What are Internal Controls?
Internal controls are the methods and processes through which a company ensures that the organization is adhering to important policies and obligations. A company's board of directors, management and other executives are responsible for maintaining internal controls.
How Do Internal Controls Work?
Internal control has five primary elements, which were developed in 1992 by the Committee of Sponsoring Organizations of the Treadway Commission (COSO):
- Control environment. This activity involves ensuring that the company encourages ethical behavior and creates appropriate policies and procedures. It also involves ensuring that the financial statements are prepared according to generally accepted accounting principles (GAAP). Frequently, the management sets the tone for a company's control environment.
- Risk assessment. This activity involves detecting threats and weaknesses that could jeopardize the company's ability to detect and prevent fraud, abuse or misdeeds. More specifically, this activity involves considering the consequences of things such as failing to capture or record all transactions, altering transactions retroactively, making math errors in formulas or key calculations, or failing to make reliable estimates.
- Control activities. Control activities are activities that ensure a company is protected before a key activity or decision occurs. This might involve requiring authorization from several managers before proceeding with a purchase, action, or decision, for example, or running documentation to in-house attorneys before publication.
- Information and communication. This activity involves providing a way for whistle-blowers and outsiders to report, respond to and deal with reports of impropriety, corruption or suspicious activity. It also covers the broader aspects of simply providing a way for employees to access and hear from executives and communicate efficiently.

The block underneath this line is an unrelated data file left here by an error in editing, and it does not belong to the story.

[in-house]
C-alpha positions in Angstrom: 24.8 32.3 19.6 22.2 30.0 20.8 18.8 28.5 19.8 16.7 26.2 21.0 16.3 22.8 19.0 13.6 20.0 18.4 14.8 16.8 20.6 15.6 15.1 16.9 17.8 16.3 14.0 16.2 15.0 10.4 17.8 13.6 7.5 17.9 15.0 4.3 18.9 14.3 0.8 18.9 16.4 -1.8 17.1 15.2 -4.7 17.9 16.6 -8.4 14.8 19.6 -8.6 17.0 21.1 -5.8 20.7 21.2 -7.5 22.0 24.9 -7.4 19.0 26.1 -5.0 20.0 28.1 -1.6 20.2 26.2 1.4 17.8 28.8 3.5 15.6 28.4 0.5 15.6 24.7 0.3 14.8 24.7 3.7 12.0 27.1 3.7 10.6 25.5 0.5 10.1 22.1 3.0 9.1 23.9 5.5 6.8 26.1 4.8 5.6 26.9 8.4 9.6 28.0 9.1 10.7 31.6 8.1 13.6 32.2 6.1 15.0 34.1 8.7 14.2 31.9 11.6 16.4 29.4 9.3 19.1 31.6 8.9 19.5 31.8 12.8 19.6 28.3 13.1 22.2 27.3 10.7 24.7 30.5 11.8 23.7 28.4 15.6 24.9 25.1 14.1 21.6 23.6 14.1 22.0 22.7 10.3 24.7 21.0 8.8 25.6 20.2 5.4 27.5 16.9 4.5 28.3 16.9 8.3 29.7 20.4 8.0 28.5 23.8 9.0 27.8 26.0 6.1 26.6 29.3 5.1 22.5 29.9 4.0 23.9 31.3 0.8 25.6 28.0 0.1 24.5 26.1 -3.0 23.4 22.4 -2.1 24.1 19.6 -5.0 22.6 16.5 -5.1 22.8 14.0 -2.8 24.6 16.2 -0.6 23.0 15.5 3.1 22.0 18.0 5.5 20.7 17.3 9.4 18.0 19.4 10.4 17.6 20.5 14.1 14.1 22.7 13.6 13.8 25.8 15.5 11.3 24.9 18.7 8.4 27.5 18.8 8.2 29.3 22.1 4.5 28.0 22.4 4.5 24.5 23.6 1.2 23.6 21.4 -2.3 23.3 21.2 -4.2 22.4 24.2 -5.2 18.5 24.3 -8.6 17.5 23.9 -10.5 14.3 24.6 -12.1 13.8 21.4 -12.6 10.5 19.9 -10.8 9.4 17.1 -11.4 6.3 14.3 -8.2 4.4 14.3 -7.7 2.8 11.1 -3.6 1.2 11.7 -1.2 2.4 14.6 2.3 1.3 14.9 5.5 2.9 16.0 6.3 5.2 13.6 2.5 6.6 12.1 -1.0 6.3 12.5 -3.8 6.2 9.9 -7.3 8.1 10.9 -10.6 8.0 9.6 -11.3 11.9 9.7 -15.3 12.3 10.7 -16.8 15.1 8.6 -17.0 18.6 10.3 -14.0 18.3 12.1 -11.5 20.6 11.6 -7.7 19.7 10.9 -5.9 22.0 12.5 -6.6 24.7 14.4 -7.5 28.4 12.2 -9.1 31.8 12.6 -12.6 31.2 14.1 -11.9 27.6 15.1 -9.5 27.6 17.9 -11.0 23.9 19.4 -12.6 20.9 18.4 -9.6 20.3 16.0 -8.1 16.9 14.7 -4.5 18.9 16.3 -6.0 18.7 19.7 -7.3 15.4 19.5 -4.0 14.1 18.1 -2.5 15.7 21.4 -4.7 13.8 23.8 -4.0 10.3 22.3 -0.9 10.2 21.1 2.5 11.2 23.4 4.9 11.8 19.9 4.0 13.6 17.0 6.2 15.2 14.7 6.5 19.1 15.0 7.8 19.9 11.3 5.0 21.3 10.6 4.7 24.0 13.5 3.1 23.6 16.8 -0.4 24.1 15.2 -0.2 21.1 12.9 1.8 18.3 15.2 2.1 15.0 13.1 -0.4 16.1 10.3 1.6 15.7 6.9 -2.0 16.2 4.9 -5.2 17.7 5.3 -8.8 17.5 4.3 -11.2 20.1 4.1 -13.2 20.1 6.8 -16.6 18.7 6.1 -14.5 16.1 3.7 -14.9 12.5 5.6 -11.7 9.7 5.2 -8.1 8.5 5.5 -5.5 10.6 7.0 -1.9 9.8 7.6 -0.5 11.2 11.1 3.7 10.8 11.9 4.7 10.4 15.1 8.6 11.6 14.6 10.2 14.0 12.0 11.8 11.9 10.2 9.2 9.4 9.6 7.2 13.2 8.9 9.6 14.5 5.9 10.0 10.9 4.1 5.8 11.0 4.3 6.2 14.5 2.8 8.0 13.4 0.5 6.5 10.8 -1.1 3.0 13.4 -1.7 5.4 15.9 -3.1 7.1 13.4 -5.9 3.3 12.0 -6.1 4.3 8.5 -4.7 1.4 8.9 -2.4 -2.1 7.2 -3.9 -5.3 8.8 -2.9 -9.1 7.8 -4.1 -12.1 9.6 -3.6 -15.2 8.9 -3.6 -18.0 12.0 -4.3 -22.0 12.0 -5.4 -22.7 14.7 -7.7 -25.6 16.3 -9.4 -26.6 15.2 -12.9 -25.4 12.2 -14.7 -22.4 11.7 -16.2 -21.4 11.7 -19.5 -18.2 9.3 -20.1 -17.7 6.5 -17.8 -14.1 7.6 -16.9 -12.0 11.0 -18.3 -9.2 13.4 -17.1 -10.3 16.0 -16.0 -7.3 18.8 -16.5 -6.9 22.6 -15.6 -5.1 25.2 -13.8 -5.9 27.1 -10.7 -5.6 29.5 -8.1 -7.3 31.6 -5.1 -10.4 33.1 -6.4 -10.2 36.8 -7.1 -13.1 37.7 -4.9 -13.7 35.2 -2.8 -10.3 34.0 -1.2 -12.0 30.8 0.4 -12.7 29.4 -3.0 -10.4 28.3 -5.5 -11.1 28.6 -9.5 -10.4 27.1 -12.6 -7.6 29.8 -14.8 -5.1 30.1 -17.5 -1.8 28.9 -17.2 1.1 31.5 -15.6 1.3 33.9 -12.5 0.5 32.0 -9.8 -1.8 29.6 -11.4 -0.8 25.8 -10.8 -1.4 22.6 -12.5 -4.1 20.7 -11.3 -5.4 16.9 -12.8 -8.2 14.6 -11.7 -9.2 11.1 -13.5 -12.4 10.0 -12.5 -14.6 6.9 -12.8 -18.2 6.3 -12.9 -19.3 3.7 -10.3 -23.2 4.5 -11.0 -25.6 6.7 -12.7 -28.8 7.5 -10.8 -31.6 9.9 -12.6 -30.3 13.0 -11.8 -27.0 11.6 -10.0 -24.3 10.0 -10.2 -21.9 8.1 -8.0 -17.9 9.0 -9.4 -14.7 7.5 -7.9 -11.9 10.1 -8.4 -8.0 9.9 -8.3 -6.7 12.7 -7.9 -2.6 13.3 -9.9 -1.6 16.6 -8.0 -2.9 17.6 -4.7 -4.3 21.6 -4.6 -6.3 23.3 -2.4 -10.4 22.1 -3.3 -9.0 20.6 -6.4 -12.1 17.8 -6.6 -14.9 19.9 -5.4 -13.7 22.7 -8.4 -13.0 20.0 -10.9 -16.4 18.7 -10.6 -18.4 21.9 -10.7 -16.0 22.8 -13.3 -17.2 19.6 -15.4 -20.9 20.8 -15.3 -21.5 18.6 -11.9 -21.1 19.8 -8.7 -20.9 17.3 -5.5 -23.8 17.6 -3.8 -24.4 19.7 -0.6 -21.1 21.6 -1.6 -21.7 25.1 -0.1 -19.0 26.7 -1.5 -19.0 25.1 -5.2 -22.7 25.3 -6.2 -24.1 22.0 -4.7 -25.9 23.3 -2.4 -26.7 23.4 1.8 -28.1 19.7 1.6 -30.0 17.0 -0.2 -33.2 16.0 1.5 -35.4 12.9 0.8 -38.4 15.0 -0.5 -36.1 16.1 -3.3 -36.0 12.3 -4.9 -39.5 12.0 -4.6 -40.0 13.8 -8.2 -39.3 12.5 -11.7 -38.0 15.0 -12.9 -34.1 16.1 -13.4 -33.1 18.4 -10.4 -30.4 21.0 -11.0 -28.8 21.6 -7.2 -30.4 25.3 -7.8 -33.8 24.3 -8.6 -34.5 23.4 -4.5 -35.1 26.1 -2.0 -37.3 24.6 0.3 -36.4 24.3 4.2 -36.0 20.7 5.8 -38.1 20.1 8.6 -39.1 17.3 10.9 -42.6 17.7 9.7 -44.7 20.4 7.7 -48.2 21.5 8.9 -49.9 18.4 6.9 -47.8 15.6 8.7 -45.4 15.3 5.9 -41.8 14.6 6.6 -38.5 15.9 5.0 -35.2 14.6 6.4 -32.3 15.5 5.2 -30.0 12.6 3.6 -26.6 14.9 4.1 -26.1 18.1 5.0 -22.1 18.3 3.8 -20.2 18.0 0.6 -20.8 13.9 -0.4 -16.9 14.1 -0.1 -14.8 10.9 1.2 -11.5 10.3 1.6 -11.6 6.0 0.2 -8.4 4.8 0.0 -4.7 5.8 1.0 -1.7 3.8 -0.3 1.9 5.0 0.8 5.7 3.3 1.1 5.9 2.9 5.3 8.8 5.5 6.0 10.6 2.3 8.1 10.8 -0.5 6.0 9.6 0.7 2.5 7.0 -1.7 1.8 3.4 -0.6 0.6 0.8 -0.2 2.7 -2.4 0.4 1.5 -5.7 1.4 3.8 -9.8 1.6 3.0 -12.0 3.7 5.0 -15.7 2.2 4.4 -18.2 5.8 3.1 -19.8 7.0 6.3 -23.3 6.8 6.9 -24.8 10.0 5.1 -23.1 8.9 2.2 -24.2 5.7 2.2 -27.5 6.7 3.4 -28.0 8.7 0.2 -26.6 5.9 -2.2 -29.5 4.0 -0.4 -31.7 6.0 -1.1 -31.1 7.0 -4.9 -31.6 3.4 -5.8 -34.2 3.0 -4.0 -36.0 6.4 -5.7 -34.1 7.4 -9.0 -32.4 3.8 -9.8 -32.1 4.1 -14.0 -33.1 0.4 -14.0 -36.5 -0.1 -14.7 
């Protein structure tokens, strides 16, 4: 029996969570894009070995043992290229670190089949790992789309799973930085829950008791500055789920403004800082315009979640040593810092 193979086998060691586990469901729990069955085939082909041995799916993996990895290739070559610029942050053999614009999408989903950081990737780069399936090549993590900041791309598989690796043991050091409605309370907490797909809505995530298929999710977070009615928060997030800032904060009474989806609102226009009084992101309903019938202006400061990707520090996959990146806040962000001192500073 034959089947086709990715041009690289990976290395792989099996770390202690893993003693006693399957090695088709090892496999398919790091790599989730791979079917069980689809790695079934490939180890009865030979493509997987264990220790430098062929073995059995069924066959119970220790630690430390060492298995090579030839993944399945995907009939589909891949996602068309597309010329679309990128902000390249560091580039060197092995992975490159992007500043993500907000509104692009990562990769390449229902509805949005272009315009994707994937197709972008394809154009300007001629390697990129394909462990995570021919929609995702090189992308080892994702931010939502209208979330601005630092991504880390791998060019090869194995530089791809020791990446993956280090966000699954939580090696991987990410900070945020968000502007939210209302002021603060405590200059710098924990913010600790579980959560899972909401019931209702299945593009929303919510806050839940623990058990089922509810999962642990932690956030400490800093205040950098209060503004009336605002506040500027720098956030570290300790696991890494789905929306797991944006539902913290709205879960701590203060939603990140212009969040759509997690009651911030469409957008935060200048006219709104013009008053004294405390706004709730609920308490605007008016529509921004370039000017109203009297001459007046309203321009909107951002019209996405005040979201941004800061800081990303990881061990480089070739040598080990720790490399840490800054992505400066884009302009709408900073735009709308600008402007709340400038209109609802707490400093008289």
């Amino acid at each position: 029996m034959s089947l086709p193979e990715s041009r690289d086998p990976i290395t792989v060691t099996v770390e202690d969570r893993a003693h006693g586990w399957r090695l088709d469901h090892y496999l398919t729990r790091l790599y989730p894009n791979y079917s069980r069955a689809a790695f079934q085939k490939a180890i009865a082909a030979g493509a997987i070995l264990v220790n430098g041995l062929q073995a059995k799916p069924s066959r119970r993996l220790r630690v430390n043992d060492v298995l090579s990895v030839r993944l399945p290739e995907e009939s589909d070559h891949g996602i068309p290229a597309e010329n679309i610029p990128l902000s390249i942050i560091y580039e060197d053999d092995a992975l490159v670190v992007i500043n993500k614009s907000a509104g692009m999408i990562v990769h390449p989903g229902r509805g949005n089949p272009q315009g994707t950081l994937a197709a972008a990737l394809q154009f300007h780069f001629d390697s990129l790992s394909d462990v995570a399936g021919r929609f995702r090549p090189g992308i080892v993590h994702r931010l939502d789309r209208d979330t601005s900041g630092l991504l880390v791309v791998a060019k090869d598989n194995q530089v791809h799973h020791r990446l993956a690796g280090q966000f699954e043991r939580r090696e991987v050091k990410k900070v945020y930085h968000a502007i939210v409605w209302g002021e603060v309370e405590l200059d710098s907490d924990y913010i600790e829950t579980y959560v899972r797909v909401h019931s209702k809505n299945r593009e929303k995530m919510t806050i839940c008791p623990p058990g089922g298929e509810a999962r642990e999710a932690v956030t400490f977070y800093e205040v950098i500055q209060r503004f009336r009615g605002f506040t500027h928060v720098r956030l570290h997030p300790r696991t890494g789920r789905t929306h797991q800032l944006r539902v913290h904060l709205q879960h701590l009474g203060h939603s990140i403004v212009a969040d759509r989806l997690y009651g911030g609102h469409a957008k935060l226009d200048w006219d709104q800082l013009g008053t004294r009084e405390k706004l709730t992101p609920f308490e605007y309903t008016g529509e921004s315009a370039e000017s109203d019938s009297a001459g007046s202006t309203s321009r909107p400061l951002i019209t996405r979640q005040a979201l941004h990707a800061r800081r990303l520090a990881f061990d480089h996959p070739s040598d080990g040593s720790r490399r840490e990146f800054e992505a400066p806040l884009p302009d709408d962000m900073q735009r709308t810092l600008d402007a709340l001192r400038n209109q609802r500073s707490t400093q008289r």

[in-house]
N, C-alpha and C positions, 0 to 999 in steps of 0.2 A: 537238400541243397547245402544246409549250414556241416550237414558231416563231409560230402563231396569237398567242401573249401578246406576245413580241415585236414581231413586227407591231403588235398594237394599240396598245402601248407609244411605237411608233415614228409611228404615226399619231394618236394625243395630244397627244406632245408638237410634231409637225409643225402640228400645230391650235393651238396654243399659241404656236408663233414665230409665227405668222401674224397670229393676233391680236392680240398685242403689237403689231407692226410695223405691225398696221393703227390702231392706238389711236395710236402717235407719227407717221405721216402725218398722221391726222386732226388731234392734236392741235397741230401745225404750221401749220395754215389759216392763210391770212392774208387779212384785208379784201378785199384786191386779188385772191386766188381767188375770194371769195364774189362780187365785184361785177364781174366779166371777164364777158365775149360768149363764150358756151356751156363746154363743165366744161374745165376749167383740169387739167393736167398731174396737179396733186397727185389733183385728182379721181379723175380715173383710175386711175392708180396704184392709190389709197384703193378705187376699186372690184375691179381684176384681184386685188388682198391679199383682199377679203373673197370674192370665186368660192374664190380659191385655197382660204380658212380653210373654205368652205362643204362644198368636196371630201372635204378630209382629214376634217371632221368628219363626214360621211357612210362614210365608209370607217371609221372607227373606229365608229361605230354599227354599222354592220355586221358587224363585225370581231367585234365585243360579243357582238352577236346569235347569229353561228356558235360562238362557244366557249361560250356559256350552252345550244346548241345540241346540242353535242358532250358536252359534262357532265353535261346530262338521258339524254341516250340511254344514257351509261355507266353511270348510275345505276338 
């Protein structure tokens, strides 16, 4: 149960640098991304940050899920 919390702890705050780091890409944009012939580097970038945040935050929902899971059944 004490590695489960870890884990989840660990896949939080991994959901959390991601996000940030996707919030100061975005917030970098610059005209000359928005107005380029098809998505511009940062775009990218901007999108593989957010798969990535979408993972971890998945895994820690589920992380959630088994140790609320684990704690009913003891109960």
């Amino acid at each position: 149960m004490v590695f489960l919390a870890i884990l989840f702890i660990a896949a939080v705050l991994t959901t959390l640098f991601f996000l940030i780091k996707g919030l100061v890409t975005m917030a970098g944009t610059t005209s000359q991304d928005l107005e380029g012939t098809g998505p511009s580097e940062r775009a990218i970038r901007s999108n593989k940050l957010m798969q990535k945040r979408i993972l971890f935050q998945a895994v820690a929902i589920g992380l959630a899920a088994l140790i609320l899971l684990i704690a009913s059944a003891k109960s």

- Monitoring. This activity involves ensuring that everyone is following proper procedures. This may involve implementing approval, authorization, reconciliations, and verification procedures that double-check transactions and decisions.
Auditors are required to report any deficiencies in a company's internal controls. Accordingly, there is a considerable amount of controversy regarding what constitutes an appropriate or deficient control.
Why Do Internal Controls Matter?
Internal controls exist to prevent and detect fraud, abuse, or unethical activity, especially with regard to the collection and presentation of financial information. The goal is to ensure that a company's financial reports are reliable and accurate. For this reason, the CEO and chief financial officer (CFO) of any company subject to the Sarbanes-Oxley Act must certify in writing that the company's financial disclosures comply with the law and fairly represent the company's condition. The CEO and CFO must also certify that they have inspected the company's internal financial controls.
To prevent directors and officers from issuing misleading financial statements for personal gain, the Sarbanes-Oxley Act makes it a federal crime for a company officer to pressure or manipulate an auditor into rendering a company's financial statements misleading. Further, if a company is forced to restate its financials, in most cases the CEO and CFO of the company must give back any bonuses, compensation or profits made on personal trades of the company's securities during the year after the faulty documents were initially disclosed.